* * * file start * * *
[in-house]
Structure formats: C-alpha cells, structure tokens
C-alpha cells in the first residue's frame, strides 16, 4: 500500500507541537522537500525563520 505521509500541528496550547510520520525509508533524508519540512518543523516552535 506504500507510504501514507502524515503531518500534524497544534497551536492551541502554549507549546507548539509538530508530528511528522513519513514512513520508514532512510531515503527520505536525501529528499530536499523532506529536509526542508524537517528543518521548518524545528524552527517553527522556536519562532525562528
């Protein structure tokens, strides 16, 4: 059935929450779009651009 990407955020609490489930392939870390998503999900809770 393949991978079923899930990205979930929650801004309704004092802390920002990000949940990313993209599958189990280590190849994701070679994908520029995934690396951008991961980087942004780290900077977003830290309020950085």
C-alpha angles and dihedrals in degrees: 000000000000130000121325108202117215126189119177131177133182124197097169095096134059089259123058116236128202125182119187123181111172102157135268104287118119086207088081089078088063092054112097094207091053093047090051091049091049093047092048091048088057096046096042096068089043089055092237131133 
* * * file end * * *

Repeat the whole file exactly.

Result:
[in-house]
Structure formats: C-alpha cells, structure tokens
C-alpha cells in the first residue's frame, strides 16, 4: 500500500507541537522537500525563520 505521509500541528496550547510520520525509508533524508519540512518543523516552535 506504500507510504501514507502524515503531518500534524497544534497551536492551541502554549507549546507548539509538530508530528511528522513519513514512513520508514532512510531515503527520505536525501529528499530536499523532506529536509526542508524537517528543518521548518524545528524552527517553527522556536519562532525562528
């Protein structure tokens, strides 16, 4: 059935929450779009651009 990407955020609490489930392939870390998503999900809770 393949991978079923899930990205979930929650801004309704004092802390920002990000949940990313993209599958189990280590190849994701070679994908520029995934690396951008991961980087942004780290900077977003830290309020950085």
C-alpha angles and dihedrals in degrees: 000000000000130000121325108202117215126189119177131177133182124197097169095096134059089259123058116236128202125182119187123181111172102157135268104287118119086207088081089078088063092054112097094207091053093047090051091049091049093047092048091048088057096046096042096068089043089055092237131133 